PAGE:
Senior management major Kira Swanson (left) speaks with a recruiter during the fall Ag Career Day Oct. 16 in the Lied Recreation Center. Already the largest agricultural job recruitment event in the country, it broke its own record this fall, with 208 companies in attendance (up from 175 a year ago). Nearly 2,000 students participated and an estimated 600-plus campus interviews were scheduled for the following day. The College of Agriculture and Life Sciences-sponsored event was not the only career event held for Iowa State students this fall. Two others were held last month.
The Engineering Career Fair on Sept. 25 attracted 287 companies (another 20 were on a waiting list) and drew nearly 5,000 Iowa State students to Hilton Coliseum and the Scheman Building. Recruiters completed more than 1,100 interviews the week of the fair.
The Business, Industry and Technology Career Fair on Sept. 26 drew 3,053 job and internship seekers, including large student numbers from the host colleges of Business (1,826), Human Sciences (509) and Liberal Arts and Sciences (554). They interacted with 168 companies and organizations – an increase of 22 percent over fall 2011 – and more than 700 interviews were conducted the following day.
A new online FAQ and a couple of upcoming forums should prove useful to those seeking funding through the new Presidential Initiative for Interdisciplinary Research.
The FAQ provides details on the initiative to support new, large-scale interdisciplinary research programs and the application process.
At the forums, this week and next, several university officials will be on hand to answer questions. Forums are scheduled for:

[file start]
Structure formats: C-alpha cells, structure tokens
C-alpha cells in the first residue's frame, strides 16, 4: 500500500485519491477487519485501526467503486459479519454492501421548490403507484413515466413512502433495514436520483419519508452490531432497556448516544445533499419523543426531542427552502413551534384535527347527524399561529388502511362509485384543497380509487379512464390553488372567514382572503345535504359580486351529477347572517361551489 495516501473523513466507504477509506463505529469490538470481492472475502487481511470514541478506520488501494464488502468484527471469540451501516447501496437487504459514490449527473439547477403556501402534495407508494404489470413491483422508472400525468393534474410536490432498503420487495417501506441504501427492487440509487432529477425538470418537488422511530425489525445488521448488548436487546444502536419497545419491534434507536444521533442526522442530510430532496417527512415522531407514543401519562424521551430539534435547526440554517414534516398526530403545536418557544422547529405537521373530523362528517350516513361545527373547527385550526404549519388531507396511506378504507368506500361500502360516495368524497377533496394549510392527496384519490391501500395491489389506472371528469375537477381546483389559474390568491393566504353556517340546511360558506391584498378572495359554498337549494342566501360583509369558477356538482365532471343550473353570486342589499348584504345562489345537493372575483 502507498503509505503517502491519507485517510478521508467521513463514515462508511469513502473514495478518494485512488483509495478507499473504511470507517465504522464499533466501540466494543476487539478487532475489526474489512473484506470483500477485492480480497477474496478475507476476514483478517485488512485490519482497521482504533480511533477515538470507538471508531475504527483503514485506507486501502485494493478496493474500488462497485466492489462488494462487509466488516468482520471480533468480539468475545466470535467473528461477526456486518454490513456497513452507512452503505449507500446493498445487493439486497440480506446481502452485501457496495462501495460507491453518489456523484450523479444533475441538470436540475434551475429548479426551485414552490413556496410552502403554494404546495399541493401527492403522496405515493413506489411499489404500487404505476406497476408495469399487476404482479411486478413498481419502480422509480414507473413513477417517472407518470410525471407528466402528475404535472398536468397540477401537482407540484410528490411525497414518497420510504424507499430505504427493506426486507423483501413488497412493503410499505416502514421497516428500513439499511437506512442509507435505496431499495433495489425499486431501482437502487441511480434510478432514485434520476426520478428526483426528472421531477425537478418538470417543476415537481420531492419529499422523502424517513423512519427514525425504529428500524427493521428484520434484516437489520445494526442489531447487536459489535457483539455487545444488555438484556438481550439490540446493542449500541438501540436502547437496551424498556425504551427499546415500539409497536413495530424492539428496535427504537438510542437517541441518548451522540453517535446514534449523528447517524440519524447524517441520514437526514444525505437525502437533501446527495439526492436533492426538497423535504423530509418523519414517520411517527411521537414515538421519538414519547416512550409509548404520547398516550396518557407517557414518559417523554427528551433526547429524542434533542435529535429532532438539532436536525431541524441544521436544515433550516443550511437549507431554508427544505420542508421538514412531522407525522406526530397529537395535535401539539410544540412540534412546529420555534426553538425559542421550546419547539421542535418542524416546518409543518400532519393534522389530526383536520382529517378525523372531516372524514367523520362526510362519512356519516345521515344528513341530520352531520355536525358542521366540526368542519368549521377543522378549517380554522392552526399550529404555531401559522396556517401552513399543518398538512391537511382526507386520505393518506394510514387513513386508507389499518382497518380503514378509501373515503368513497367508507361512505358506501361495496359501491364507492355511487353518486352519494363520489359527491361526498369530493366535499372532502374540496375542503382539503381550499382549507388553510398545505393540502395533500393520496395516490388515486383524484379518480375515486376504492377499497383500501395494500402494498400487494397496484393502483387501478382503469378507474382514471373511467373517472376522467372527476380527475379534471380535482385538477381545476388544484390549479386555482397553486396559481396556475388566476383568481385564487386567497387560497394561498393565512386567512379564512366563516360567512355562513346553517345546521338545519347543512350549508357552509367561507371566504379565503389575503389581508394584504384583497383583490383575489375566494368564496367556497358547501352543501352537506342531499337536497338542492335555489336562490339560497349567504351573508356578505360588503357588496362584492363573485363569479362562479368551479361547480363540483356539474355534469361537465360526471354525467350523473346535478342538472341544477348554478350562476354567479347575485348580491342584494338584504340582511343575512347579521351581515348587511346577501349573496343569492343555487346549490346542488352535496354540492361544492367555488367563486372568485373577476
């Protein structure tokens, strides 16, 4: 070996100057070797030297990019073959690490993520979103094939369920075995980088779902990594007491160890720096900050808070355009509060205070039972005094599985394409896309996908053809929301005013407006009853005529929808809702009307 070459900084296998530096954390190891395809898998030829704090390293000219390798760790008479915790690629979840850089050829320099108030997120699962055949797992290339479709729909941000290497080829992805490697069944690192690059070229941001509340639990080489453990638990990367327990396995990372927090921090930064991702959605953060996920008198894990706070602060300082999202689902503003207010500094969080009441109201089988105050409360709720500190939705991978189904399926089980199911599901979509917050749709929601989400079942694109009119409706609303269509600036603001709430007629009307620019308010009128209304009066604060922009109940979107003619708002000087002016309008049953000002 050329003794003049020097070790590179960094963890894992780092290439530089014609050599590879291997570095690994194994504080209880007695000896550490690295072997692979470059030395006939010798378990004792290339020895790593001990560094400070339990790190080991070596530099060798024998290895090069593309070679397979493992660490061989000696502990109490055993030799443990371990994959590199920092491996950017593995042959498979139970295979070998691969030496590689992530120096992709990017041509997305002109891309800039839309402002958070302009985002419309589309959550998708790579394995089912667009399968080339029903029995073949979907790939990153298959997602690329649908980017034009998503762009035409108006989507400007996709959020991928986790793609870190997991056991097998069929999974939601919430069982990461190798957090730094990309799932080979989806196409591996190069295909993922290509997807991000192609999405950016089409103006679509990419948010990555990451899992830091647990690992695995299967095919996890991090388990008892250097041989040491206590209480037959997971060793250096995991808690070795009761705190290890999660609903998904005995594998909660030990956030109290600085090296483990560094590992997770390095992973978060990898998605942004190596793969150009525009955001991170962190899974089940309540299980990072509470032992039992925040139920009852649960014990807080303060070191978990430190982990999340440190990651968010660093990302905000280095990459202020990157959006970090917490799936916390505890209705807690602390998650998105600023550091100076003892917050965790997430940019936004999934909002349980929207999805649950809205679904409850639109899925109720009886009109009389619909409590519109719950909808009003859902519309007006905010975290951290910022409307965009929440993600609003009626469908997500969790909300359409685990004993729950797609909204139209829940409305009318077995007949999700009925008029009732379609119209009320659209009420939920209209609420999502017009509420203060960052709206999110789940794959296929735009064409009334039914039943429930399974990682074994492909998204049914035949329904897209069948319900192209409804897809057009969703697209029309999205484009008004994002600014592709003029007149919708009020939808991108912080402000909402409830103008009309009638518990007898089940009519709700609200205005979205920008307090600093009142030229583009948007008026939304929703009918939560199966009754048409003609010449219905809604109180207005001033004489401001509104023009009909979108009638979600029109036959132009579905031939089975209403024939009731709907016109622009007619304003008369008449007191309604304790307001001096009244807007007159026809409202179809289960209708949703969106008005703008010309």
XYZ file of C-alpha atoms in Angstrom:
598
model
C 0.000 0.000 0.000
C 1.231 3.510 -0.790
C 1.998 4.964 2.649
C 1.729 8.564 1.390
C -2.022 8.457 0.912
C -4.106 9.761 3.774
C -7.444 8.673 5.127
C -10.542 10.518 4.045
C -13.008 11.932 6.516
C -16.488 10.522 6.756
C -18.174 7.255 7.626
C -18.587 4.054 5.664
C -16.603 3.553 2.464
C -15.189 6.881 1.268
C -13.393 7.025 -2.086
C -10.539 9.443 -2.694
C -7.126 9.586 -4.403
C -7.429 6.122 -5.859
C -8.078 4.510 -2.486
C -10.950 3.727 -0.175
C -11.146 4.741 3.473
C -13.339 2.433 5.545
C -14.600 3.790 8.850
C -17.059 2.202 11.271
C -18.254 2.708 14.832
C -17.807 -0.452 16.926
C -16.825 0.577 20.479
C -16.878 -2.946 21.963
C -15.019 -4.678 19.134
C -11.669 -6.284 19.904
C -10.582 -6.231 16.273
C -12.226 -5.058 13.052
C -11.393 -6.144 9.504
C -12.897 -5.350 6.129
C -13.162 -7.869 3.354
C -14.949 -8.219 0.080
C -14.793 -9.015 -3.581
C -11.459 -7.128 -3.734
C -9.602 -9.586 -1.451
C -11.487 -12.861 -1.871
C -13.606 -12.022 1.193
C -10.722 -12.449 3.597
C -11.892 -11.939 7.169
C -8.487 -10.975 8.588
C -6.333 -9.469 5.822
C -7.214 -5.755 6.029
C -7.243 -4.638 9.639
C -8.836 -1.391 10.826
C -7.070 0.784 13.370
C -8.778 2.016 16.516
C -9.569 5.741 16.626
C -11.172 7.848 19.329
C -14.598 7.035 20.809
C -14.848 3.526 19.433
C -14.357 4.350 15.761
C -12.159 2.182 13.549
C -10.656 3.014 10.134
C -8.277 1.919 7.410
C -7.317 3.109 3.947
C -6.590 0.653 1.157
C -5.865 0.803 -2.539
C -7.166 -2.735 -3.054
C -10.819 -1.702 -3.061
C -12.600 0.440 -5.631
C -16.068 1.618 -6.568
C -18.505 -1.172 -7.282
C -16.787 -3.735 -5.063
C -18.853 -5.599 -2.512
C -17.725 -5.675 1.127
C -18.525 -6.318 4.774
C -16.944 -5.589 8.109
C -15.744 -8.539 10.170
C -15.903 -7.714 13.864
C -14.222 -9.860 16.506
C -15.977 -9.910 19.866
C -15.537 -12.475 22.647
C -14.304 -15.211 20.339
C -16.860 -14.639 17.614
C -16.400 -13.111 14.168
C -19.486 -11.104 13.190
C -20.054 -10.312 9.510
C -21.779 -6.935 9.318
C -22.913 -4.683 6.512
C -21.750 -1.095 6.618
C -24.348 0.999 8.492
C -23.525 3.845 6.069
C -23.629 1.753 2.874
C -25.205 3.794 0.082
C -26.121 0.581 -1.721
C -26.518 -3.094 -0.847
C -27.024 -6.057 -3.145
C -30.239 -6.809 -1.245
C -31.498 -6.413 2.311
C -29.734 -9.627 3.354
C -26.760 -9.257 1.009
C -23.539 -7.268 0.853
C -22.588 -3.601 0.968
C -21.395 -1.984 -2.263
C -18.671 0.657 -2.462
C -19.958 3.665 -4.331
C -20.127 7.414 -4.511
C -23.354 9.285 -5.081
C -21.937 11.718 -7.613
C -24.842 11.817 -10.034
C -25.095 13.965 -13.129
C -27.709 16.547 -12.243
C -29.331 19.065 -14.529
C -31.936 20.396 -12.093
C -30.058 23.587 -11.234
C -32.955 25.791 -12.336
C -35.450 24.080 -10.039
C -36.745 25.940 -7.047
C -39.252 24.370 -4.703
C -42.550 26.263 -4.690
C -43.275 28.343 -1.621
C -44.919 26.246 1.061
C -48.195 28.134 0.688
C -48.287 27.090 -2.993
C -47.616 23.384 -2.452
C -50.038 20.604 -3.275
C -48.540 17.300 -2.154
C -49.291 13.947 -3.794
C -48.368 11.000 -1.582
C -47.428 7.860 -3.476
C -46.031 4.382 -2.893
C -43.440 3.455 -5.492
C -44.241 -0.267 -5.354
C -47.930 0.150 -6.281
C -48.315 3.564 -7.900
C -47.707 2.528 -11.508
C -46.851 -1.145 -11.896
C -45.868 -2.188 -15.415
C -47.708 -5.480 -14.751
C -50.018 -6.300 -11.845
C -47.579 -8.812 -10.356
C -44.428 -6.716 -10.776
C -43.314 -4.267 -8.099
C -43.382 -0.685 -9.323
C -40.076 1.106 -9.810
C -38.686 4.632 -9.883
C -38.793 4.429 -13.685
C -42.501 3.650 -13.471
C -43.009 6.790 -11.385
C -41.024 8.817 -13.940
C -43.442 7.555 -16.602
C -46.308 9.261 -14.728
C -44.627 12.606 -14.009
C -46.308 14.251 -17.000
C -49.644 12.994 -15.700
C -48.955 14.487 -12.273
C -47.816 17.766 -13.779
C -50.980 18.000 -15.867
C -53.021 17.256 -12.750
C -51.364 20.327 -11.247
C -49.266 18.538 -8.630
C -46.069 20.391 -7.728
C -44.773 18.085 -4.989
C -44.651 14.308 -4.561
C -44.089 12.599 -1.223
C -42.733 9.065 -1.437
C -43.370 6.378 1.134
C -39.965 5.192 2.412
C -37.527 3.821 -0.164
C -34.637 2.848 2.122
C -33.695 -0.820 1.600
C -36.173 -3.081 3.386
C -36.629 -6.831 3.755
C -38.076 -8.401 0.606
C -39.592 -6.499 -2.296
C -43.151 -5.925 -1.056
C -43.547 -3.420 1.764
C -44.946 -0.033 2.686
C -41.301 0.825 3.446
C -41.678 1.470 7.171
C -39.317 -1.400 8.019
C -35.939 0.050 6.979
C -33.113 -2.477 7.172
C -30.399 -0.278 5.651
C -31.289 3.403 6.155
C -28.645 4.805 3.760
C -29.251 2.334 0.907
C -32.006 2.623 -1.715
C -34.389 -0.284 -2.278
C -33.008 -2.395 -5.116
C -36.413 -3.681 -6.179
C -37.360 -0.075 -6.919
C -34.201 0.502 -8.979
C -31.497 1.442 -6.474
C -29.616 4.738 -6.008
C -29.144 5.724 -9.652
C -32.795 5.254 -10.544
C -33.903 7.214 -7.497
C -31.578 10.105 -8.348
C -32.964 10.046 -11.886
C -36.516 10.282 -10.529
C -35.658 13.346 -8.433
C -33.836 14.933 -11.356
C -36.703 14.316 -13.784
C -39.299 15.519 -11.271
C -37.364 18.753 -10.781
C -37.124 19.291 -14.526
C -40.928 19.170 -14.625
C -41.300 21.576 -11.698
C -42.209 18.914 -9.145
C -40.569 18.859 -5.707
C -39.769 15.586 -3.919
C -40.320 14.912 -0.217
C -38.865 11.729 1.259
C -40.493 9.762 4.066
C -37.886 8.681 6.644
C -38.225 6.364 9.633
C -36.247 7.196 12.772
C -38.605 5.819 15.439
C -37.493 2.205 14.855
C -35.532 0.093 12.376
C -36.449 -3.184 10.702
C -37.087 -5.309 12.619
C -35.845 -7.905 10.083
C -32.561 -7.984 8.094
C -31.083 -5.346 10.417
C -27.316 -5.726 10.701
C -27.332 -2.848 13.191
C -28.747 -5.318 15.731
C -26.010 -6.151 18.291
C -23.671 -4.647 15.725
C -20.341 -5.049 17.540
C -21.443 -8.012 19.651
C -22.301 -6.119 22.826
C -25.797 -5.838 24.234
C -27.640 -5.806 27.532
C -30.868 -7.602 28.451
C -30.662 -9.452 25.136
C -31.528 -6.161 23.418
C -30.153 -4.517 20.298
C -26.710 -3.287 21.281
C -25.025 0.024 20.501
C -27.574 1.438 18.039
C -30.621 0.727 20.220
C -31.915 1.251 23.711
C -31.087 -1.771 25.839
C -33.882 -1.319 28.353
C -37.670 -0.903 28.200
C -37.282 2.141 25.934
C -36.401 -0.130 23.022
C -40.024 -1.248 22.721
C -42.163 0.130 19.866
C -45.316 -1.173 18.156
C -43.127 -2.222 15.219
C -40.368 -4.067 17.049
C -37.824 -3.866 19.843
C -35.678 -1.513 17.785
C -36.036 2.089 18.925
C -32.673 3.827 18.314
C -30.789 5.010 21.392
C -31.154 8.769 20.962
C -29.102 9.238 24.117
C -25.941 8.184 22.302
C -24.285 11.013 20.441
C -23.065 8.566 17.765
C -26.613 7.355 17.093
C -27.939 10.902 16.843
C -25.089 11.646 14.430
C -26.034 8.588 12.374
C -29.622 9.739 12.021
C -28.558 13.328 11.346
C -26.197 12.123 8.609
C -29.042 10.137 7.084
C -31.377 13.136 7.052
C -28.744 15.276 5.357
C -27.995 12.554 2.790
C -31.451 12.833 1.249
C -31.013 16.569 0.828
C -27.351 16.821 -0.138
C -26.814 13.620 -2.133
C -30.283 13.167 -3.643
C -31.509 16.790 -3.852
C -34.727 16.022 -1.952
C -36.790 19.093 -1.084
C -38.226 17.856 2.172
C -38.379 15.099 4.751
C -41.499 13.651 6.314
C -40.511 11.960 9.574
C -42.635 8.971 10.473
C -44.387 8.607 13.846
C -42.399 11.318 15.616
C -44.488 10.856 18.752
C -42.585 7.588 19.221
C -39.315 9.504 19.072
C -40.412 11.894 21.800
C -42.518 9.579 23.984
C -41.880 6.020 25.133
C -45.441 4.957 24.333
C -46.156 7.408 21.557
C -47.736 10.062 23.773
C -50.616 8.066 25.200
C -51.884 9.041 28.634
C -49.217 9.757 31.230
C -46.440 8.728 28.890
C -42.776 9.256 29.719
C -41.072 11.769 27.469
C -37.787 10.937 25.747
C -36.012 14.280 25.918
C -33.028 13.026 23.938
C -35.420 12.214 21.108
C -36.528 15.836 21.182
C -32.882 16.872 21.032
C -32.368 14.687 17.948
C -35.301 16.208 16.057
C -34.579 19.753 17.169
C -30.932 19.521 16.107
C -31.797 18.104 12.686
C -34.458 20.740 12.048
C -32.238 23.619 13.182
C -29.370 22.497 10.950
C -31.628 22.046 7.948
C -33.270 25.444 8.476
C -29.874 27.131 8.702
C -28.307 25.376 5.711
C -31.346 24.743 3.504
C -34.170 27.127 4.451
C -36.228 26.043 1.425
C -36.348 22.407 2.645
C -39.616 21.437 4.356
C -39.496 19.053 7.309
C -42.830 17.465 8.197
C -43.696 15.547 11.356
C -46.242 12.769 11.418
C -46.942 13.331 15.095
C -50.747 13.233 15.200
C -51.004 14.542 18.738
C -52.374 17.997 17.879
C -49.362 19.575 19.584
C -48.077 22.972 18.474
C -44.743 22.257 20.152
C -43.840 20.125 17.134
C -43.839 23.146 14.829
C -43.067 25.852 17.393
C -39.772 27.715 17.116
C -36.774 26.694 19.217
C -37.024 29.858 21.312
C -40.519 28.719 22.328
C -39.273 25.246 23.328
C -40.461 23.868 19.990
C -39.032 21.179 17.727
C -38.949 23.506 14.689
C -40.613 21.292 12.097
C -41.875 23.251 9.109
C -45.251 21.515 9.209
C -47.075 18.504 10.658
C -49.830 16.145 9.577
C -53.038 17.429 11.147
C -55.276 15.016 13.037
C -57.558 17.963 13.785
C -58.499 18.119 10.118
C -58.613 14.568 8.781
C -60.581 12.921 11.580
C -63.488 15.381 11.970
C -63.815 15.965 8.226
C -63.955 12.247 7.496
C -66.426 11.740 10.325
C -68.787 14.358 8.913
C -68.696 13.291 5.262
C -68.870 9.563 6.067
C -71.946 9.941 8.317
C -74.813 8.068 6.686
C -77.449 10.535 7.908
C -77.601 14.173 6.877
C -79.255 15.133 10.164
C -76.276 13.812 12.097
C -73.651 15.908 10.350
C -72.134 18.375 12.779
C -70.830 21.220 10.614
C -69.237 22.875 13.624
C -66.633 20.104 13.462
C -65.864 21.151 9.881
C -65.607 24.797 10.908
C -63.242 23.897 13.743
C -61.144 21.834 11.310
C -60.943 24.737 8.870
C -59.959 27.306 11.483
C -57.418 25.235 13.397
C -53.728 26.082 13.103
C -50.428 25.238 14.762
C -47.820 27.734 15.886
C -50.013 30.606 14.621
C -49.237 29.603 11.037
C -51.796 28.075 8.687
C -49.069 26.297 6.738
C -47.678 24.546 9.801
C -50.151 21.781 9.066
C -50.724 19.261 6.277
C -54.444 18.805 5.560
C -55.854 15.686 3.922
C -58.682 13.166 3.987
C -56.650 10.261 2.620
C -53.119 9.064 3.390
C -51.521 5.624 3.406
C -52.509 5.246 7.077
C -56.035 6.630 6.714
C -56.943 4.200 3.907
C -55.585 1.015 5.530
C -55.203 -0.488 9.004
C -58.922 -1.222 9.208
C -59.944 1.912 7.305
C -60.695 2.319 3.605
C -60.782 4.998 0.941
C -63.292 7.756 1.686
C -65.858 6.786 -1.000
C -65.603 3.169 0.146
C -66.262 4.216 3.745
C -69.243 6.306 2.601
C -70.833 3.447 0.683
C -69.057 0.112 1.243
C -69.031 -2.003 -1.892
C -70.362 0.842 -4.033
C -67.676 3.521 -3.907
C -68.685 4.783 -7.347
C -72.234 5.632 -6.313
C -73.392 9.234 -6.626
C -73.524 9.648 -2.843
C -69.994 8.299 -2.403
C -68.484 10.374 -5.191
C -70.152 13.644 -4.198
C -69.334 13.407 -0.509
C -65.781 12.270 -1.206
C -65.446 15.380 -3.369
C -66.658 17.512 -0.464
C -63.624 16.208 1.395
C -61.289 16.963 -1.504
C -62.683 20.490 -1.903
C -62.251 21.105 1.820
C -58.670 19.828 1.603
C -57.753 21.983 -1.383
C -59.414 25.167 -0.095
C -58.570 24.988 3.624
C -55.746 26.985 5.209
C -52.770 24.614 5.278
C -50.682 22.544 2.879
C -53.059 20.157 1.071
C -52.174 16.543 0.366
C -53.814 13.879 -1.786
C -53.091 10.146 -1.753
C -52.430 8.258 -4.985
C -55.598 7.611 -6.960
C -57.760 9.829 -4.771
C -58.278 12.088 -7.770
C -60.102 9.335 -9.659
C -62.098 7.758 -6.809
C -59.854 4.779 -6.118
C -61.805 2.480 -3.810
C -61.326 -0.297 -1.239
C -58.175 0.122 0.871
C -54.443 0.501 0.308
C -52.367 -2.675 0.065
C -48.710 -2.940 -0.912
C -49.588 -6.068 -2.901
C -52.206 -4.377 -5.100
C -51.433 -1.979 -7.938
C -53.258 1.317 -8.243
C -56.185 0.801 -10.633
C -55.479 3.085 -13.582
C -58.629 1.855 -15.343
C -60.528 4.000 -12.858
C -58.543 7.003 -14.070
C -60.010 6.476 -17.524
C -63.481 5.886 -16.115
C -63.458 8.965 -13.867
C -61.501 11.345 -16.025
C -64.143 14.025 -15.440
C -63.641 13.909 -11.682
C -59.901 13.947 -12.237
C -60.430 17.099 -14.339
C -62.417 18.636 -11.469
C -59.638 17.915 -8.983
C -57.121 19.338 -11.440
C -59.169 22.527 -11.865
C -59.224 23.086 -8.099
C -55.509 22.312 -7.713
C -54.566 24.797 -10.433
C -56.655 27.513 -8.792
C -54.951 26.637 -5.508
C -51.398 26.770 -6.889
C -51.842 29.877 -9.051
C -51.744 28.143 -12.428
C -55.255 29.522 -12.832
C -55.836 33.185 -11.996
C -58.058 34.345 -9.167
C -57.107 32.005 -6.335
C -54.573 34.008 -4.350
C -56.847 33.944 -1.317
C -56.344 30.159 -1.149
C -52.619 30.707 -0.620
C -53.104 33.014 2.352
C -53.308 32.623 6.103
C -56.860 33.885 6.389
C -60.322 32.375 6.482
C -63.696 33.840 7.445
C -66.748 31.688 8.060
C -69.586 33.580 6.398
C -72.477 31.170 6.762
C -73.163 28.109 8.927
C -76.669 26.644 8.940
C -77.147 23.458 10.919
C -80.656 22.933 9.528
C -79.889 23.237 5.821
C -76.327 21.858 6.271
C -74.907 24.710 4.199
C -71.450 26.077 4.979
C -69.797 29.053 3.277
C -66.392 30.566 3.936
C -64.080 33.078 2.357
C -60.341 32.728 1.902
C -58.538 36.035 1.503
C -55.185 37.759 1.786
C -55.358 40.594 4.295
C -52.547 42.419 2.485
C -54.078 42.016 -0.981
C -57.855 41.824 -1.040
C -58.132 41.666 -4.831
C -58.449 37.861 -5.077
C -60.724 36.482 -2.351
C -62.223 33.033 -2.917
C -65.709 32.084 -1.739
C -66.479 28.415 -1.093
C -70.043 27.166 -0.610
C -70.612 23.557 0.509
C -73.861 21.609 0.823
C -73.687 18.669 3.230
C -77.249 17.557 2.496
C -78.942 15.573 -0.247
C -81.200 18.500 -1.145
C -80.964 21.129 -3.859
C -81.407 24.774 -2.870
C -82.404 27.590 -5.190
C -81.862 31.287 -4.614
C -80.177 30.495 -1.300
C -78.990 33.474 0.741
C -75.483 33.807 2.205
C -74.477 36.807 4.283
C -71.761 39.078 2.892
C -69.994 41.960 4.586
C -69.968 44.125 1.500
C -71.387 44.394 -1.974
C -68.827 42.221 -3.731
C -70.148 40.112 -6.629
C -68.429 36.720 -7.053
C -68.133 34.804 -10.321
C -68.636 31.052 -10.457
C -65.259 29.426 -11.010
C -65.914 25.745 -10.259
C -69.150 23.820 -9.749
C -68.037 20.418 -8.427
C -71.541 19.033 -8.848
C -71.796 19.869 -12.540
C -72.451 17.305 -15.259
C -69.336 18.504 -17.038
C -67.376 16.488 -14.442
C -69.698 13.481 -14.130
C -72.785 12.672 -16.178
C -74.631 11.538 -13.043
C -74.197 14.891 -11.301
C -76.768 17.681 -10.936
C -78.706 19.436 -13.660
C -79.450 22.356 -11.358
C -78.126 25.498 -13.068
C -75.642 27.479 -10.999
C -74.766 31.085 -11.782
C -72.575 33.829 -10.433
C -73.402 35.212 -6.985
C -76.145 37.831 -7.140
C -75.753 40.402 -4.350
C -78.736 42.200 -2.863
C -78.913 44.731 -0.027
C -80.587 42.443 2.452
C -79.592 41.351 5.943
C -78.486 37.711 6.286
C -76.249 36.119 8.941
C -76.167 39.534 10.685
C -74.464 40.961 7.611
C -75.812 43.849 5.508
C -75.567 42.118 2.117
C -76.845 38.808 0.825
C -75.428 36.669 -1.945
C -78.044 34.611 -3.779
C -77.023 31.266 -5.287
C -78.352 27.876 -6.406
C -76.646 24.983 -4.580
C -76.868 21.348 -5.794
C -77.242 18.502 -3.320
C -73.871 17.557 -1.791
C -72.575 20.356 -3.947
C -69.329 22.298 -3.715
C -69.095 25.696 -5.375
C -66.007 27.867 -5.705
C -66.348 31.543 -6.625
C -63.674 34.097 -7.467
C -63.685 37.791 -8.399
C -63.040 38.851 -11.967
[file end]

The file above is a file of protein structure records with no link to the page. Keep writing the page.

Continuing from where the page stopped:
- Thursday, Oct. 18, 11 a.m.-noon, 207 Marston
- Friday, Oct. 26, 11 a.m.-noon, Campanile Room, Memorial Union
Among officials attending the forums are senior vice president and provost Jonathan Wickert, vice president for research and economic development Sharron Quisenberry, associate vice president Miles Lackey, senior policy adviser to the president Tahira Hira and animal science professor and Office of Biotechnology director James Reecy.
Through the initiative, up to three teams will receive pursuit funding to be used in preparing larger-scale research funding proposals. Each winning team will receive up to $500,000 annually for three years.
The initiative also includes a smaller, proof-of-concept program providing pursuit funds for emerging research areas that are more limited in scope or have a higher risk. Funding grants of $50,000 to $100,000 could be awarded to help up to three teams secure collaborative research grants.
The first step in applying for these grants is to submit white papers by Dec. 1. From the white paper submissions, some teams will be invited to prepare full proposals by Feb. 1, 2013. Final awards will be announced by March 1.
Leading the review process will be the President's Committee for Institutional Excellence, with assistance from subject experts in industry, higher education and government laboratories.
Documents and forms on the initiative are linked from the FAQ site.
Proposed revisions to the Faculty Handbook were central to the discussion at the Oct. 16 Faculty Senate meeting, including modifications from the senate's promotion and tenure task force.
Proposed handbook changes
Faculty development and administrative relations council chair Ann Smiley-Oyen presented proposed revisions for section 6.4 of the handbook, which outline emeritus/a professorships. She said the changes update the language and clarify a timeline to "keep nominations flowing."